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Talking to Your Teen About Sex and Sexuality

By Elizabeth Danish | Parenting | Unrated

"The birds and the bees," "the talk," "that time." Whatever you call the dreaded conversation, you know that the day will inevitably come when you have to sit down with you teen and have a very uncomfortable discussion. Thanks to today’s media, the internet, and kids growing up too fast, the time for that talk might just arise a lot sooner than you think.

Sex and sexuality are not something that parents look forward to discussing with their teen, but if you don’t do it, they will find the information elsewhere and it will likely be incorrect. Knowing how to approach the subject, what to say, and how to make both of you feel more comfortable will make the conversation a better experience for both of you.

Where Do I Even Begin?

First, consider your own stand and views on the topic. Nowadays, teens don’t necessarily need a lot of information on the actual mechanics of sex as they do the emotional effects, the choices they must make, and avoiding pressure and abuse. Thanks to sex education and the internet, your child probably knows a lot more than you think he does about sex. You still need to talk to him in order to make sure that he correctly understands everything and knows what the options are.

Most parents talk to their teen about one or both of the following:

Abstinence: Simply put; don’t do it. Many parents feel that the best thing to teach their child is to completely abstain from all sexual activity until marriage. This is often based on religion or even just family values. Abstinence is really the only absolute way to avoid STDs, pregnancy, and emotional damage.

On the other hand, many parents think that the more you tell a teen not to do something, the more they will want to do it. Abstinence is 100% safe and has no repercussions or side-effects, but teens have minds of their own, so it’s usually best to educate them as well, rather than just saying no. In the event that they engage in sexual activity earlier than you’d like them to (and many do), you at least want to know that they are educated and can protect themselves.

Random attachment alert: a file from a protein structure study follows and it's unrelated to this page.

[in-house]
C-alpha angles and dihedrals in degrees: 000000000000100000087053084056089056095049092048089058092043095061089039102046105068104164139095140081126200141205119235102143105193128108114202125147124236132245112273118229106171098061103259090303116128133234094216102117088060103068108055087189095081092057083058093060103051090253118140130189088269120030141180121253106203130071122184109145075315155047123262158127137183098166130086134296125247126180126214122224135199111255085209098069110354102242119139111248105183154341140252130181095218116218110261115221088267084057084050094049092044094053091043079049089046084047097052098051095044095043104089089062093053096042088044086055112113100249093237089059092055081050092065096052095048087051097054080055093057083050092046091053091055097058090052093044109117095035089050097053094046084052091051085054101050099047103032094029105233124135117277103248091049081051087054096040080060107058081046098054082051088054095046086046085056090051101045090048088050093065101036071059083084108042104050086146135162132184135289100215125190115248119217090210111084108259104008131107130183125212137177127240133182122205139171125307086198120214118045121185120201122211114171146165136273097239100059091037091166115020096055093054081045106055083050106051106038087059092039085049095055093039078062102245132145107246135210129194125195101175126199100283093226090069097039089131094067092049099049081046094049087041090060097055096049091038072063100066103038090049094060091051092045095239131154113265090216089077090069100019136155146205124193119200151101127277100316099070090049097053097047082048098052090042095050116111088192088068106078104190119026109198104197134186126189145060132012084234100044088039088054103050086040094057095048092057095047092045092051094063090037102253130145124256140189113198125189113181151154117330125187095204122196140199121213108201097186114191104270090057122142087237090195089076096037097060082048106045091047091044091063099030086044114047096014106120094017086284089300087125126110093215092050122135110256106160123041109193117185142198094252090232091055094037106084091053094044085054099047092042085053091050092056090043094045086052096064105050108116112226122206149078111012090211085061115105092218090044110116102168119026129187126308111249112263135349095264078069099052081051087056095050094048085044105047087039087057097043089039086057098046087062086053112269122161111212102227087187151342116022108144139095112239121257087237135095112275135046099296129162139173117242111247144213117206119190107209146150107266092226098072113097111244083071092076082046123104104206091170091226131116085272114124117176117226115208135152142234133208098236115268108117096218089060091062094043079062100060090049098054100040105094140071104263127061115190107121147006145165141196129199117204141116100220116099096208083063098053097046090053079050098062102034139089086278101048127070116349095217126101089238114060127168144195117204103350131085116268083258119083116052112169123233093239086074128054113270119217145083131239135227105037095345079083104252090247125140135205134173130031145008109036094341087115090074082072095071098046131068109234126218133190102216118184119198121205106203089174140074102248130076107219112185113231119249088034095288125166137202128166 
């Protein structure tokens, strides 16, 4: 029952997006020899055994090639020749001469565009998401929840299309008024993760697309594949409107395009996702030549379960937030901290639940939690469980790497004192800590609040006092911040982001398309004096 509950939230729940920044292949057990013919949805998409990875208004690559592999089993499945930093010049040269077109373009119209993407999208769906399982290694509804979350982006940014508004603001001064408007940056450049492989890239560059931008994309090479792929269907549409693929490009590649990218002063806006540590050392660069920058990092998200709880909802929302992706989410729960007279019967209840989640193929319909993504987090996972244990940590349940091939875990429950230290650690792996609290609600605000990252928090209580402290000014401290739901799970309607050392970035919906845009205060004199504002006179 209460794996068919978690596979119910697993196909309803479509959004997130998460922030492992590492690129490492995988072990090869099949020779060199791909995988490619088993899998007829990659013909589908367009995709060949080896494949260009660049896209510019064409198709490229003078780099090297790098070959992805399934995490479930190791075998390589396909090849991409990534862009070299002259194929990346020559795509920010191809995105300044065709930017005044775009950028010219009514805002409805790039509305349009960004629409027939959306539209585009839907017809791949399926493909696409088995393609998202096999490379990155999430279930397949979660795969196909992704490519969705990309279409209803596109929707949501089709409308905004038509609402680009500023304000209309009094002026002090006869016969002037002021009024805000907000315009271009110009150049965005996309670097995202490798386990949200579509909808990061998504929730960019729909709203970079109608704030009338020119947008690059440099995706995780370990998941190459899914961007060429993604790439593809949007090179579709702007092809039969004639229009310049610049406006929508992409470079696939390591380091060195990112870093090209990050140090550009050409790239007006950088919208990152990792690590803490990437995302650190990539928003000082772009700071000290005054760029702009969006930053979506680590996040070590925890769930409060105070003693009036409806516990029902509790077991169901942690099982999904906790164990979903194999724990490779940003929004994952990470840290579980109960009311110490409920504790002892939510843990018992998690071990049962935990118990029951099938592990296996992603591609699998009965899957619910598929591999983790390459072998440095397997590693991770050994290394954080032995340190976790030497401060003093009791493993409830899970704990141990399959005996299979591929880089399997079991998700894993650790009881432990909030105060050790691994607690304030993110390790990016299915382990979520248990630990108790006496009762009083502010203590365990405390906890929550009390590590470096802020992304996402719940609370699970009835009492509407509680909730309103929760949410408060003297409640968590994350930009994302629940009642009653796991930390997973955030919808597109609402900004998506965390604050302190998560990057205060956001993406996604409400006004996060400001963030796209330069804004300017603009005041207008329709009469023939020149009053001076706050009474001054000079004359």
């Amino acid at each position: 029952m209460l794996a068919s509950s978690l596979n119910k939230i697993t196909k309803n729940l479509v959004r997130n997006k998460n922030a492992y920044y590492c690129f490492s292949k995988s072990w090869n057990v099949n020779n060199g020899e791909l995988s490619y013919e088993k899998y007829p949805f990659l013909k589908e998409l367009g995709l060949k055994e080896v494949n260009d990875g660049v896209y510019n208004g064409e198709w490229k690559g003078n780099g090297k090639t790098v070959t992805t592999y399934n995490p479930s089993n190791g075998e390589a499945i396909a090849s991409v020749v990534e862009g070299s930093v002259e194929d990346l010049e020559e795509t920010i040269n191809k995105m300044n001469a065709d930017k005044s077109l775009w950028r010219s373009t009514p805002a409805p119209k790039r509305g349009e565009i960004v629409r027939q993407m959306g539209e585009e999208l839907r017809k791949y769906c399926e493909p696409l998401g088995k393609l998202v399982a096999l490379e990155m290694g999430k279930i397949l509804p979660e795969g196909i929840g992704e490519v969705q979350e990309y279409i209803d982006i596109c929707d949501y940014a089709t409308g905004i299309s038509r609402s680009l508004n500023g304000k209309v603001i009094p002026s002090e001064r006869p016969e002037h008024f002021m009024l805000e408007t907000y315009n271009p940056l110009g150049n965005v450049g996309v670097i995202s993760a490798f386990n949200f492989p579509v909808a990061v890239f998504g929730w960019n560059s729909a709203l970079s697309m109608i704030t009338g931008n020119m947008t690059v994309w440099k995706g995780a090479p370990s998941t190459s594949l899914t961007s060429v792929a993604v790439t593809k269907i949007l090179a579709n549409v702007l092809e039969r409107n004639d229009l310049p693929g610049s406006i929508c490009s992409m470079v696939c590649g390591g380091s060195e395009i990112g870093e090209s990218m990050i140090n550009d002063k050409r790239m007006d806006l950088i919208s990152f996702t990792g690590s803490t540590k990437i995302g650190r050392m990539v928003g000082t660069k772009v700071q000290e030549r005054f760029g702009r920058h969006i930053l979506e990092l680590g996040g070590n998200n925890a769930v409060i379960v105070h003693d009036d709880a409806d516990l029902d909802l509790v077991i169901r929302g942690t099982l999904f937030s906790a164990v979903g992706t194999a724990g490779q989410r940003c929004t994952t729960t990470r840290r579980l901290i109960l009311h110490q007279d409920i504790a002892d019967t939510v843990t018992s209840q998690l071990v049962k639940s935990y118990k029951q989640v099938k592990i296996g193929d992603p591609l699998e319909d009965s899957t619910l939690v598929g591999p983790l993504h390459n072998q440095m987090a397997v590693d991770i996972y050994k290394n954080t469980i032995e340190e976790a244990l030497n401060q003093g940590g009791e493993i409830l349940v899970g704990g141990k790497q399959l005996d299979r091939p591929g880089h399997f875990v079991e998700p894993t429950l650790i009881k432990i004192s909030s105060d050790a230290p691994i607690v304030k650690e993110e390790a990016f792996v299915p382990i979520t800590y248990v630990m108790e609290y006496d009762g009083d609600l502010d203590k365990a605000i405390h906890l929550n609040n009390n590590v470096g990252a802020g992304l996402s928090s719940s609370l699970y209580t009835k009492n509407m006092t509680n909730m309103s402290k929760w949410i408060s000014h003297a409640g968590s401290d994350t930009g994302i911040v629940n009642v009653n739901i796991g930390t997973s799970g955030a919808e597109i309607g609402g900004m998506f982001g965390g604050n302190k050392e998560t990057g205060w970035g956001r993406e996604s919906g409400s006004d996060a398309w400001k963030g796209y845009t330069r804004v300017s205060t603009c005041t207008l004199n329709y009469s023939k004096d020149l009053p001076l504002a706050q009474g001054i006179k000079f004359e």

Birth Control: More and more parents are putting their teenage daughters on birth control the second they step into high school. These parents believe they are protecting their daughters while others believe that they are encouraging sexual behaviors. In this particular debate, it’s rather easy to see both sides, but difficult to determine which one is right.

Whether you provide your teen with birth control or not, it is wise to educate them about it. Let them know what the options are, how they work, and how effective they are. Make it very clear that no contraception method is 100%, and that there is always a risk of infection or pregnancy.

While no parent wants to encourage their teen to start engaging in sexual activity, there is always the chance that they will. While teen sexuality always carries great risk, the risk will be even greater if they do not know how to take protective measures.

What to Say, What Not to Say

Give your teen a heads up rather than just dropping the S-word on them at random. Sit down with them in their room and let them know that on a certain day, the two of you will be spending some time together and talking. While you are talking to them, be serious but do not sound like you are preaching. Teens have some sort of device attached to their hearing that makes it shut off as soon as it sounds like you are about to tell them what to do. Try and remember how you felt at their age, even though you have learned a lot since then. Level with them, be honest, and allow them to ask questions.

Do not start sentences with, "I know how you feel," or "I think you should…" Teens will only feel less inclined to listen. Instead, try sharing your own experiences that they may be able to relate to. Help your teen to see that you really were a teen once too and that you do remember what it was like. If your teen feels that he can talk to you openly, it will not only make this conversation easier, but he will know that he can come to you when he does decide to have sex.

Lighten it Up

You must be wondering if that is even a possibility. Lucky for you, the answer is yes. Do your best to make the experience fun; while the conversation may be somewhat uncomfortable, it does not have to be completely awkward. Make a day of it. Allow the conversation to take place over lunch and follow it up with shopping or another activity that you enjoy together. By spending the whole day together after having the talk, you not only lighten up the mood, but you give your teen the opportunity to immediately ask you any questions that come to mind.

Also consider a gift as part of your talk. A book on sex and sexuality will give your teen extra information and since the book came from you, they know they can ask you any questions they may have. It also allows them to learn more in-depth information without having to ask questions that they may feel embarrassed about. Along with reading material, consider other things that pertain to the occasion, such as an abstinence ring (if that is what you teach), or a journal to record their thoughts in.





Elizabeth Danish

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